The Old Quarter of Hanoi lies north of Hoan-Kiem Lake, clamped between the former Citadel and the Red River. The Dong-Xuan Market and the Long-Bien bridge form the northern boundary. It is an attractive area with narrow, deep houses, shops and with busy traffic of motorbikes, mopeds and cyclists. The old quarter also has a large number of budget hotels, travel agencies and travelers’ cafés.
The district dates from the 15th century and is the commercial heart of the city. The district consists of a twist of narrow streets, called hang in Vietnamese. Originally there were 36 hang. Every street sold its own specialty. The names of the streets corresponded to the professions of the craftsmen or to the merchants’ products. There was a cotton street, silk street, hemp street, fish street, jewelers street and a lacquer street. This specialization strongly reflects the guilds of medieval Europe. The street names now no longer indicate the occupations of the residents, but most streets still have the sale of one or a few items.
Walk through the Old Quarter
The best way to taste the atmosphere of this shopping district is during a walk. The Hang Gai used to be the sail makers’ street, but is now known as the Silk street and is one of the most touristy streets of the district. Besides silk there are souvenirs like masks and water puppets for sale. The Hang Quat and Hang Ma are the most Chinese streets, with the red banners with embroidery and Chinese characters, lanterns, porcelain and house tents as eye catchers. Also offering money is sold: this counterfeit money is in dollars and dong.
What to visit in the Old Quarter
The Dong-Xuanmarkt is definitely worth a visit. This market – housed in a three-storey building with surrounding stalls – is the largest of the Hoan Kiem district. The market offers a wide range of goods and serves as retail and wholesale. One sells (fake) clothing, bags and textiles. There are separate sections with dried fish, mushrooms and candied fruits. Stalls behind the hall sell exotic animals in addition to tropical birds, dogs and cats like geckos (a kind of salamander) and pythons.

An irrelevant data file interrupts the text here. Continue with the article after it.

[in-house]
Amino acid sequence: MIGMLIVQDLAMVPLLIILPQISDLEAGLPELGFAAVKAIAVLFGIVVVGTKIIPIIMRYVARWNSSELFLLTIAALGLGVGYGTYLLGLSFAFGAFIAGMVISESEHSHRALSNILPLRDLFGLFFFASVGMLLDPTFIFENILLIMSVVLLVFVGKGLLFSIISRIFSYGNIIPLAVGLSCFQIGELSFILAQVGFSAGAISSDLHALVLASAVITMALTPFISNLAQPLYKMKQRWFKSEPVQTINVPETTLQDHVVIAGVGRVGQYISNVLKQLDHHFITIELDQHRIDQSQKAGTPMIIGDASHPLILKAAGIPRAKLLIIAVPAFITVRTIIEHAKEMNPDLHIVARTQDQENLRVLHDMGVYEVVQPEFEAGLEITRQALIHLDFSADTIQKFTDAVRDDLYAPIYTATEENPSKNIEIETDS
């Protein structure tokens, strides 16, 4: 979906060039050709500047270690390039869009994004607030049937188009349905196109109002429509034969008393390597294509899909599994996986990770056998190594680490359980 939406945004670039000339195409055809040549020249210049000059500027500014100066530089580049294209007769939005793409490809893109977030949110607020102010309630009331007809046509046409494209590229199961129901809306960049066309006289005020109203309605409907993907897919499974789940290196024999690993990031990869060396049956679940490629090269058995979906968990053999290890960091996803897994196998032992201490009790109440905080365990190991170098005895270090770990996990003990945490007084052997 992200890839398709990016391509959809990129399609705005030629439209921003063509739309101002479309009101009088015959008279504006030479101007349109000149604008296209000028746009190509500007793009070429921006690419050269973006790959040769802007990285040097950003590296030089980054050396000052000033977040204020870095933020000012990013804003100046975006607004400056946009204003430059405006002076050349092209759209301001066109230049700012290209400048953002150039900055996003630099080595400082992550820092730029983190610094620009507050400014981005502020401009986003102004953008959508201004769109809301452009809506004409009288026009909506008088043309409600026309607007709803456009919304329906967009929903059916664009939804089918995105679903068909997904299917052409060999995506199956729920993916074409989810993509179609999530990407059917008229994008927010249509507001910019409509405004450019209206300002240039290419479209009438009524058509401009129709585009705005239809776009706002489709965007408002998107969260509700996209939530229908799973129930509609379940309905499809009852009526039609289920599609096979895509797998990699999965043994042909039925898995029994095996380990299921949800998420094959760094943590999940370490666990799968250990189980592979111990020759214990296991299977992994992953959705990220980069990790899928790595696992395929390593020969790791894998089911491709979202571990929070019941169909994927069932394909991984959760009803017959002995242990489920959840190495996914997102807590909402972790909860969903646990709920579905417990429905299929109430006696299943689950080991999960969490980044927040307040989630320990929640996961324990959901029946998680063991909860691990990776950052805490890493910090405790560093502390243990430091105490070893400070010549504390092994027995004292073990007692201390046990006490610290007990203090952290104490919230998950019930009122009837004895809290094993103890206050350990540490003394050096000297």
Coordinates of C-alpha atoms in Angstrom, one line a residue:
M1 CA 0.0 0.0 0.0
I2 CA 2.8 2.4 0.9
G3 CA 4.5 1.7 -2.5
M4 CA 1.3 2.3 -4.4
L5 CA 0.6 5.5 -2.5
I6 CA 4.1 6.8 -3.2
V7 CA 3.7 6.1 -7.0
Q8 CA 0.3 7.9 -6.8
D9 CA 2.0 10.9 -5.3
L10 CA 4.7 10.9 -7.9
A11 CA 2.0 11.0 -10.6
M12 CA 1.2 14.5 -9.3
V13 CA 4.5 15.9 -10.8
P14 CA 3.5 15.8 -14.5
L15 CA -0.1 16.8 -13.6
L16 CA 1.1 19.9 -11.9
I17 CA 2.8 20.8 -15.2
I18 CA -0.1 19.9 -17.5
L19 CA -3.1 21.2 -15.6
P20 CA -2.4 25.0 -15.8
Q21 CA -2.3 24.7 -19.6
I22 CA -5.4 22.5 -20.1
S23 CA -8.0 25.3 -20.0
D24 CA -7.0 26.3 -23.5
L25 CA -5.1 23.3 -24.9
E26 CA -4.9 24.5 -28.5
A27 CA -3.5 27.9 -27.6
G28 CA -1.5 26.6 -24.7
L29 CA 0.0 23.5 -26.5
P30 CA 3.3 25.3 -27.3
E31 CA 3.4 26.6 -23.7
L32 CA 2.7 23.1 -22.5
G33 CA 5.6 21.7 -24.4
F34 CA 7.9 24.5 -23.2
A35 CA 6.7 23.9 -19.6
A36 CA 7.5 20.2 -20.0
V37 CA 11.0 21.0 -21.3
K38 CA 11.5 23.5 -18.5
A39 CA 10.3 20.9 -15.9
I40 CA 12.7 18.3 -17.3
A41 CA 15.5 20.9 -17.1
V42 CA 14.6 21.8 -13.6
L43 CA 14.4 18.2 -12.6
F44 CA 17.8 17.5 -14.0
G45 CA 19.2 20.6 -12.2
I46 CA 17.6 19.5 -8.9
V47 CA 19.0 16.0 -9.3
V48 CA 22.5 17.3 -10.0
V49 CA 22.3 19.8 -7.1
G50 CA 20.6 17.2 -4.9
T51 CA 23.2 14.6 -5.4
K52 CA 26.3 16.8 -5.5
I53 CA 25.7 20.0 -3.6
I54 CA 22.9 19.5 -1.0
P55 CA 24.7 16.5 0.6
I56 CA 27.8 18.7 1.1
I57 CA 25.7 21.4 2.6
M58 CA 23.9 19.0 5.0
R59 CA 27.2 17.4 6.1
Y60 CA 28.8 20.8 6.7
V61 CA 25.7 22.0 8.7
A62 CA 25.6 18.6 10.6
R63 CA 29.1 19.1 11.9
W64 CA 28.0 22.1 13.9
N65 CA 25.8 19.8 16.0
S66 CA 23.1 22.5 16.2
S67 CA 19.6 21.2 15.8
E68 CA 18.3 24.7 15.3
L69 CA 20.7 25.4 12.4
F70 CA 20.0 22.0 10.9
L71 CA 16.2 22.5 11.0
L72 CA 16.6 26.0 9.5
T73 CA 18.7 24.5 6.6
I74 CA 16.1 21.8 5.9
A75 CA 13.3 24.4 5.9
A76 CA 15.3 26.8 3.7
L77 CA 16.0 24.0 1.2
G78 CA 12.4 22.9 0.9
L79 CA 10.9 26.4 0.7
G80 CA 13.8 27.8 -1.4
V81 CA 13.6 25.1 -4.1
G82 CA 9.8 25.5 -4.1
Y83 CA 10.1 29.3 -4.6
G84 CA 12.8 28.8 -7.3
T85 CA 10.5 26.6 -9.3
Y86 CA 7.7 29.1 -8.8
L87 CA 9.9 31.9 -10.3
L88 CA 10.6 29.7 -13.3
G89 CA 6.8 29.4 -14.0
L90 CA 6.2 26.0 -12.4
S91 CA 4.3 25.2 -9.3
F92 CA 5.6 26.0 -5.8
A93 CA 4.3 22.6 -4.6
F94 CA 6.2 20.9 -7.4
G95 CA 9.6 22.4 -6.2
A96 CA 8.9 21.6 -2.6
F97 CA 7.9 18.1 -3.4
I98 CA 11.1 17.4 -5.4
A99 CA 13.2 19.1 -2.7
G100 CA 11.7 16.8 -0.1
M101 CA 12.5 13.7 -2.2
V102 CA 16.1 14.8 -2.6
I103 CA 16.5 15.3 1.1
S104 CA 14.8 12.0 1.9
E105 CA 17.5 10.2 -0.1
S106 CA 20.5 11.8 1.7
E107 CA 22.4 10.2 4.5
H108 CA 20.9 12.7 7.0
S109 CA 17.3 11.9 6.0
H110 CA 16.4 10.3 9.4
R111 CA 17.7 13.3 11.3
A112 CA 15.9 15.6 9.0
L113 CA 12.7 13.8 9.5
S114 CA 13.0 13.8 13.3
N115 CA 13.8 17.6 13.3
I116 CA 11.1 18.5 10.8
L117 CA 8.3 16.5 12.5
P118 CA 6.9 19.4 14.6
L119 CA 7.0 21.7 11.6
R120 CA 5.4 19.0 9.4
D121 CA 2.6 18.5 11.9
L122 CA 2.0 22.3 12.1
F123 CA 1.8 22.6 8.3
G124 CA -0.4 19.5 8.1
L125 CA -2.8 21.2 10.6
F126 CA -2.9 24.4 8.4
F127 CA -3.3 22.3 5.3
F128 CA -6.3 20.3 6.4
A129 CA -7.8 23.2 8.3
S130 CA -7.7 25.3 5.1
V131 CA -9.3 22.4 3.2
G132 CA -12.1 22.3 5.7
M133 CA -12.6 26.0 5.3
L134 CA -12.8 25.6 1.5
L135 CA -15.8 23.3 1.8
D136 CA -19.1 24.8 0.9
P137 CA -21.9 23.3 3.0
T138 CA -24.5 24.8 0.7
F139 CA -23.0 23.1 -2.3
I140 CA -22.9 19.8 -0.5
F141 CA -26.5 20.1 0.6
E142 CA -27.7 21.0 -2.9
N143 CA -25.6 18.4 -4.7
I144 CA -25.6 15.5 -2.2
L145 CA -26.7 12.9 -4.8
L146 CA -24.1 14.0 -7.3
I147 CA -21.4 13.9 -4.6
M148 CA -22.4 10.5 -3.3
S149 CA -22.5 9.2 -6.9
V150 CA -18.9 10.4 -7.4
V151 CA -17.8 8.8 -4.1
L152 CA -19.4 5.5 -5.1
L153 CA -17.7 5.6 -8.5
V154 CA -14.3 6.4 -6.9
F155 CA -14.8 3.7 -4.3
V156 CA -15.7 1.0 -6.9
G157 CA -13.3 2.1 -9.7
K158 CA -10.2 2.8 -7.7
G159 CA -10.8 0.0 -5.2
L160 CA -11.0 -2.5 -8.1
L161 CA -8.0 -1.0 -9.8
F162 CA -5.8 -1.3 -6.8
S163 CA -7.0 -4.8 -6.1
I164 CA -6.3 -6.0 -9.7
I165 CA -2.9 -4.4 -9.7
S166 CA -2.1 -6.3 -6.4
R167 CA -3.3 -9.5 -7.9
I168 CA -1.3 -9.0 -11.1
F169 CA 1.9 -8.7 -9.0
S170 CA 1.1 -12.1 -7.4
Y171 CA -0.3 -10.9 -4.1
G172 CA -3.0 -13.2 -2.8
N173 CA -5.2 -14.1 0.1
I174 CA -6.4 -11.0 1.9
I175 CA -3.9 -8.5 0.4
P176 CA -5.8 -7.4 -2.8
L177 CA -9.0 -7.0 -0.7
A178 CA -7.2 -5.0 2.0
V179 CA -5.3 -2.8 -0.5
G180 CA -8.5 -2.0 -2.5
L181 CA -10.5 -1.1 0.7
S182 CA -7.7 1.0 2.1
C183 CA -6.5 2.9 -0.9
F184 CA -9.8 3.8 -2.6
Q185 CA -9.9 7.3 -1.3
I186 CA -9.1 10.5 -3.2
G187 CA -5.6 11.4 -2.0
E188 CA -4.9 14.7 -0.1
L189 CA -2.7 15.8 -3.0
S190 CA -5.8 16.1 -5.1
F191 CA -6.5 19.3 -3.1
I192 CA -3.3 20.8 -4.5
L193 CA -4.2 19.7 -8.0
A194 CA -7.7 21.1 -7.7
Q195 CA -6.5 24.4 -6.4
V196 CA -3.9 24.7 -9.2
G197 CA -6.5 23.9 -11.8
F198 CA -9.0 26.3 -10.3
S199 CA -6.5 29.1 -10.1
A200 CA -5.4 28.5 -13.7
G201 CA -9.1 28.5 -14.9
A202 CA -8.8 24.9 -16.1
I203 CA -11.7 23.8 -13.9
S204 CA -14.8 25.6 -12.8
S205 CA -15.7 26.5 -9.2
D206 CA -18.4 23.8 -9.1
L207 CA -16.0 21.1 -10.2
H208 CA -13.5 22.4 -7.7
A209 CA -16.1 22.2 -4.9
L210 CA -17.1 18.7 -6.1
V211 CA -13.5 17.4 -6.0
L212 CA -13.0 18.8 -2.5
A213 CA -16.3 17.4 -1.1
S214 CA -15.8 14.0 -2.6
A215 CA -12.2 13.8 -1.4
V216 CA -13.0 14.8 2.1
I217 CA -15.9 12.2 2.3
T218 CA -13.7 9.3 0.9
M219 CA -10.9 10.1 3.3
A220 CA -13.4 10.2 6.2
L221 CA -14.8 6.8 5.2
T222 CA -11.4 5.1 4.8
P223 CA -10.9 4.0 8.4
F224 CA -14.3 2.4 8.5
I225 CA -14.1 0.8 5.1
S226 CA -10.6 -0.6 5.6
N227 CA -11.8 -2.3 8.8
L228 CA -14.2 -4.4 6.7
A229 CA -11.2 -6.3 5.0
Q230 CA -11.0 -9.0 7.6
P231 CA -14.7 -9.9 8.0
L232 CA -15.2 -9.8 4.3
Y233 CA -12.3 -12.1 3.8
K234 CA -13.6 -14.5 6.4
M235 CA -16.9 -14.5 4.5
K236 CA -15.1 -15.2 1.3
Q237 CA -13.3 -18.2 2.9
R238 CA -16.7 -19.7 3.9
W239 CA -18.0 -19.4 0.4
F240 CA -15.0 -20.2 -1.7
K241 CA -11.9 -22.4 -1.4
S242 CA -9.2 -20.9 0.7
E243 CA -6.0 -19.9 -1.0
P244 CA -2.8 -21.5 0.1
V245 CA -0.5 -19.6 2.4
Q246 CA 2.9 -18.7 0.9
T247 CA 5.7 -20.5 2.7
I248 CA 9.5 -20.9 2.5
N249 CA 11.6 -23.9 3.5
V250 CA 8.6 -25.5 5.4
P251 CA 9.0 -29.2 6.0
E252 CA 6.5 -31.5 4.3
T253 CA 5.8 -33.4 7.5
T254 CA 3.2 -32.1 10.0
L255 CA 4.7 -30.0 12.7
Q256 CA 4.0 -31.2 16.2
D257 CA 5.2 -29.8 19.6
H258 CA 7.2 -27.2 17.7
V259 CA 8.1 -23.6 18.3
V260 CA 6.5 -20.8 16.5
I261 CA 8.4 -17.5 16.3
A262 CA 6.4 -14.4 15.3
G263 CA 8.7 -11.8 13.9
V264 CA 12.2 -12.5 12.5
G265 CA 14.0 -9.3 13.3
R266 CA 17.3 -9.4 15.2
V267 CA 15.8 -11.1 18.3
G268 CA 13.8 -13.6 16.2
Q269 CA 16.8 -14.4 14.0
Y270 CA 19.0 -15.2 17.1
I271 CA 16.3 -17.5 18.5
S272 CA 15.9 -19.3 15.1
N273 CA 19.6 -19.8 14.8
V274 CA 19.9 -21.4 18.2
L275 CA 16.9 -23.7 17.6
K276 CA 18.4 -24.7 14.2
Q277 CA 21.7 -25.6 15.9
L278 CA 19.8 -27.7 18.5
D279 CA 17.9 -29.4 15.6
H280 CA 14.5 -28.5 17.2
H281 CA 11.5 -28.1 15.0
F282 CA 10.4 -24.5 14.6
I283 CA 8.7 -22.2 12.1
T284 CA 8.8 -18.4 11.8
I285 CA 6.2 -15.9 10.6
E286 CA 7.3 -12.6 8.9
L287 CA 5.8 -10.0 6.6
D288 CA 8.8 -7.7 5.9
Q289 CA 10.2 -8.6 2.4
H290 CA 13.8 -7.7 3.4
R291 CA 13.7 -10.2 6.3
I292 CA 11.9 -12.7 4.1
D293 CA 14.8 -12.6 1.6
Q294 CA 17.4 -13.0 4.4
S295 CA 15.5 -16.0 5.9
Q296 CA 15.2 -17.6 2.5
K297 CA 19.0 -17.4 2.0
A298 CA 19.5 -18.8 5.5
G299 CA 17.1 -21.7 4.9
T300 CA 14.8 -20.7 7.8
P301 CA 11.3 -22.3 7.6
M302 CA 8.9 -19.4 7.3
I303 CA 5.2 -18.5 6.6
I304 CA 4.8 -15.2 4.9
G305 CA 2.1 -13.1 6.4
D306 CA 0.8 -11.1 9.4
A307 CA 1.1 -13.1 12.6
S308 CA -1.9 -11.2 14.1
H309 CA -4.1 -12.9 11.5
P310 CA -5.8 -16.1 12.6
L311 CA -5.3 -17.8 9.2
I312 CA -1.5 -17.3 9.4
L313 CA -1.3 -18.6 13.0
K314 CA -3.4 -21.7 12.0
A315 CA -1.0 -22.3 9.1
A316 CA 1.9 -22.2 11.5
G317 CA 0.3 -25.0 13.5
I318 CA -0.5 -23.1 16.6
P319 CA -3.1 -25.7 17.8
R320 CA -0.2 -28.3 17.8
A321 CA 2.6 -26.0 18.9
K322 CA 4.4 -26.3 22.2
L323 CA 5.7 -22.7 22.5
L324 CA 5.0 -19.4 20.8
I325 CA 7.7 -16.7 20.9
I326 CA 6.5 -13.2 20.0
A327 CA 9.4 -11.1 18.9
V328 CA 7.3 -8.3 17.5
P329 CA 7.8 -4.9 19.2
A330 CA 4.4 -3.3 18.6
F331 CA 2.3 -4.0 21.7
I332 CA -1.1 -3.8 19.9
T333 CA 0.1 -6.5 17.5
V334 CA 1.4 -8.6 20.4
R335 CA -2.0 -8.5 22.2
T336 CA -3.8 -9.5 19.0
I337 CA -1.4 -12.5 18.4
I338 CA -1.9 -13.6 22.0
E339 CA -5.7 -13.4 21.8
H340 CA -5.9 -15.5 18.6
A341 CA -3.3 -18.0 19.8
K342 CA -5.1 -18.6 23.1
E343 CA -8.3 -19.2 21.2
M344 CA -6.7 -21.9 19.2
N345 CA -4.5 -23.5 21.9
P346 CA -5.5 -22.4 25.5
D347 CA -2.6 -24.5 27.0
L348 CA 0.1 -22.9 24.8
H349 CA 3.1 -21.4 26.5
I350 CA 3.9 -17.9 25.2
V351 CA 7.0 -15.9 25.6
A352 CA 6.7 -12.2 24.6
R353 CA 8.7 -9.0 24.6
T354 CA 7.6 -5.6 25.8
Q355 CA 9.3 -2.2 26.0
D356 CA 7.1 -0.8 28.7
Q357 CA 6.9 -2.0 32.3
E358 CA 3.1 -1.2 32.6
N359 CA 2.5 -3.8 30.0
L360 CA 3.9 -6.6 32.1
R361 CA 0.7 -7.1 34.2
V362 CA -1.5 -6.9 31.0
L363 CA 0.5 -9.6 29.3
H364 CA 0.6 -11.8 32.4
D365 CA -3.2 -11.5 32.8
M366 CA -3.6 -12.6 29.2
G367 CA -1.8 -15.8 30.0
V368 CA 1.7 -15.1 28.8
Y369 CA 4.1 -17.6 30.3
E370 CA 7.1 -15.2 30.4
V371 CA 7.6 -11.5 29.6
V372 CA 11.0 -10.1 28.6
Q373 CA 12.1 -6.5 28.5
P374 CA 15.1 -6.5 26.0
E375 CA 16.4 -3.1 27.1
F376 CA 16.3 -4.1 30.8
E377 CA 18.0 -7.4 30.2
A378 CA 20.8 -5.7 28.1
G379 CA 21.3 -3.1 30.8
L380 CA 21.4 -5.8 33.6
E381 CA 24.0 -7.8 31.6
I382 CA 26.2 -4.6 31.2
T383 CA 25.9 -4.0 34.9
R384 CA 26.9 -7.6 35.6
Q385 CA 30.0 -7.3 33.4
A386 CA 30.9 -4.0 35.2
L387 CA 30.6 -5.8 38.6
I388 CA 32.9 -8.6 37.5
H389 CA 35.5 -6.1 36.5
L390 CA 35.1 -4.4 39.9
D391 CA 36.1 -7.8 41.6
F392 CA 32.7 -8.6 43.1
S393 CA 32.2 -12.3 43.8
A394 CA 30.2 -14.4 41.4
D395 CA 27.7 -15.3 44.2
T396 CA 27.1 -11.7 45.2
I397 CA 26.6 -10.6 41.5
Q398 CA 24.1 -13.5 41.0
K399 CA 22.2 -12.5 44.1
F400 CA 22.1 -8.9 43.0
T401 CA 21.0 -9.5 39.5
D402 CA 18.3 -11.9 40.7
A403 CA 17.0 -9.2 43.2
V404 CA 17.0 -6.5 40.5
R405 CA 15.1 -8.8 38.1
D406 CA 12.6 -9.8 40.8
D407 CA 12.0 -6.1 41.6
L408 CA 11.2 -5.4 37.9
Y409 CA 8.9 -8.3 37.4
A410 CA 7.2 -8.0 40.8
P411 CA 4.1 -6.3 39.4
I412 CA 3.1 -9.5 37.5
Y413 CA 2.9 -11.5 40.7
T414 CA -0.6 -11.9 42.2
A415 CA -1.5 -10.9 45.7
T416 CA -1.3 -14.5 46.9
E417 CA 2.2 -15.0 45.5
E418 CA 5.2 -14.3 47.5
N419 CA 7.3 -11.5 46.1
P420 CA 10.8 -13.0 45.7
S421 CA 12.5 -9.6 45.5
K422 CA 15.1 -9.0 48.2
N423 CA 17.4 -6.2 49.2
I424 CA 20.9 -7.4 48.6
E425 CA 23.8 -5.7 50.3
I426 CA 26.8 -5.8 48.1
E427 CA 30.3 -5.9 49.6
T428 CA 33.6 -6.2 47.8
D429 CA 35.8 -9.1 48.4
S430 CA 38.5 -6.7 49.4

In the middle of the famous Old Quarter lies the small Bach Ma temple. It is reportedly the oldest temple in Hanoi. It was originally built by Emperor Ly Thai To in the 11th century but much of the current structure dates back to the 18th century. Upon entry you walk through beautiful old wooden doors that adorn the pagoda. Inside you will find a white horse statue that emperor Ly Thai To brought to this location.
Hang Bac, the street of the silversmiths, is one of Hanoi’s oldest streets. In stores, silver and gold jewelry are for sale, made by craftsmen from families who live here for generations and designers from the province. Do not forget to visit house no. 102. Accessed by a narrow alley and wooden staircase, there is a very colorful temple in a house to admire.
At 42-44 Hang Bac is the Dinh Kim Ngan Community House. This building from the early 19th century was originally intended for trade in silver. After the silver trade moved to Hué at the end of the century, this place was used for exercising religious practices.
Ma May, north of Hang Bac, was the bamboo and rattan street. Here at No. 87 is a beautifully restored traditional merchant’s house from the late 19th century. The rooms around the two courtyards are decorated with antique furniture. Upstairs is an impressive family altar. In the house there is crafts for sale and usually a calligraphy artist working.
Anyone who needs a pair of new shoes can not go to anything better than Hang Dau. In the shops, shoemakers make sandals, slippers and other footwear.
Hang Dao and the extended Hang Ngang change from Friday to Sunday in a massive evening market, with counterfeit branded goods, clothing and shoes. The market is definitely not only for tourists, because locals appreciate a bargain too.